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Imagine a bakery. I have a table for products which has a one to many relationship with a table for formulas which in turn has a one to many relationship with ingredients. The problem is I have a cake but one of the ingredients is frosting which itself is a product (you can't have the frosting just broken up into its individual pieces because the frosting is applied to many things and the amount of frosting on the cake may need to be changed). Whats the table design for a setup like this?

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"Formula" is the same thing as "recipe", right? Can there be multiple formulas for the same product? I.e. if you make a cake in different ways, should it still be considered a same kid of cake? Your statement: "products which has a one to many relationship with a table for formulas" seems to suggest so, but I'm unsure whether you are describing the fundamental property the data, or you are simply describing the current database design (which may diverge from how data should actually look like). –  Branko Dimitrijevic Sep 6 '12 at 10:20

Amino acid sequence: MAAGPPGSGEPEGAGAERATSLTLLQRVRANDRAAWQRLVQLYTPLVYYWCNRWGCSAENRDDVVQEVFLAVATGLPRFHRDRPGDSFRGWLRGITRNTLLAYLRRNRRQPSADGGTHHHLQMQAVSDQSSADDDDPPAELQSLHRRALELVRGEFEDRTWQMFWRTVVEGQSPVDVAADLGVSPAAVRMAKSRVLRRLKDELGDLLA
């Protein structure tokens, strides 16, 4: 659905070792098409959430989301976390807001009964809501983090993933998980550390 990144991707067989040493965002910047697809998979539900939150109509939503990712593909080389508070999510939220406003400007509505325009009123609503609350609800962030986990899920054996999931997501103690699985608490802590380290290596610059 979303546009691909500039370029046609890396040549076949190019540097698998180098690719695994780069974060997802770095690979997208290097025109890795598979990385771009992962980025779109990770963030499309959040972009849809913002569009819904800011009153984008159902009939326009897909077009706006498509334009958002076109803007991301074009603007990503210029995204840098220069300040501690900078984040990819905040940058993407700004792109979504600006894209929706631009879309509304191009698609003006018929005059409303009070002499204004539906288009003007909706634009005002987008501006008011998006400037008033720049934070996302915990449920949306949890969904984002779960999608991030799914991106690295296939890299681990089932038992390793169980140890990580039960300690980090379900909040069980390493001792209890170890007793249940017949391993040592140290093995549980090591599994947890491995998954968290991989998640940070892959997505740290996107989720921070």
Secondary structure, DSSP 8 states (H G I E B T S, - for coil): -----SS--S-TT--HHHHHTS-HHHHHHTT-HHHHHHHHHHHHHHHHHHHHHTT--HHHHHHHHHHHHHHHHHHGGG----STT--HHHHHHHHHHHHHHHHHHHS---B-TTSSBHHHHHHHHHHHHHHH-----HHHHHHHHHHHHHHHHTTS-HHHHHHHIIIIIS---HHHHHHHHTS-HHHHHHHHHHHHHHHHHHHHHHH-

Tree, search for SQL trees. –  Damir Sudarevic Sep 6 '12 at 11:54

3 Answers 3

up vote 2 down vote accepted

What you are looking for is actually a common database design pattern called Bill of Materials.

Here is a good blog about bill of materials.

In order to make it easier to work with the unlevel tree structure that such a design involves, you can use a physical implementation technique called visitation numbers, which I describe in some detail in my answer to this question.

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How about two columns in your ingredients table, one for actual ingredients and another that would point to some other recipes. Only one would be set for any given row.

Using two columns allows you to enforce referential integrity as well.

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It seems you have only two objects: formulas and stuff. A formula describes stuff in terms of other stuff. An item of stuff may or may not be a product. This is a binary attribute: a third table. The scheme would be something like:

id : integer
name : string

stuff_described_id : integer
ingredient_id : integer
amount : float

stuff_id : integer

Example queries:

Get all ids of ingredients of Apple Pie:

select ingredient_id from Stuff s inner join FormulaPairs p
where s.id == p.stuff_described_id and s.name == 'Apple Pie'

Get all names of products:

select name from Stuff s inner join Product p where s.id == p.stuff_id
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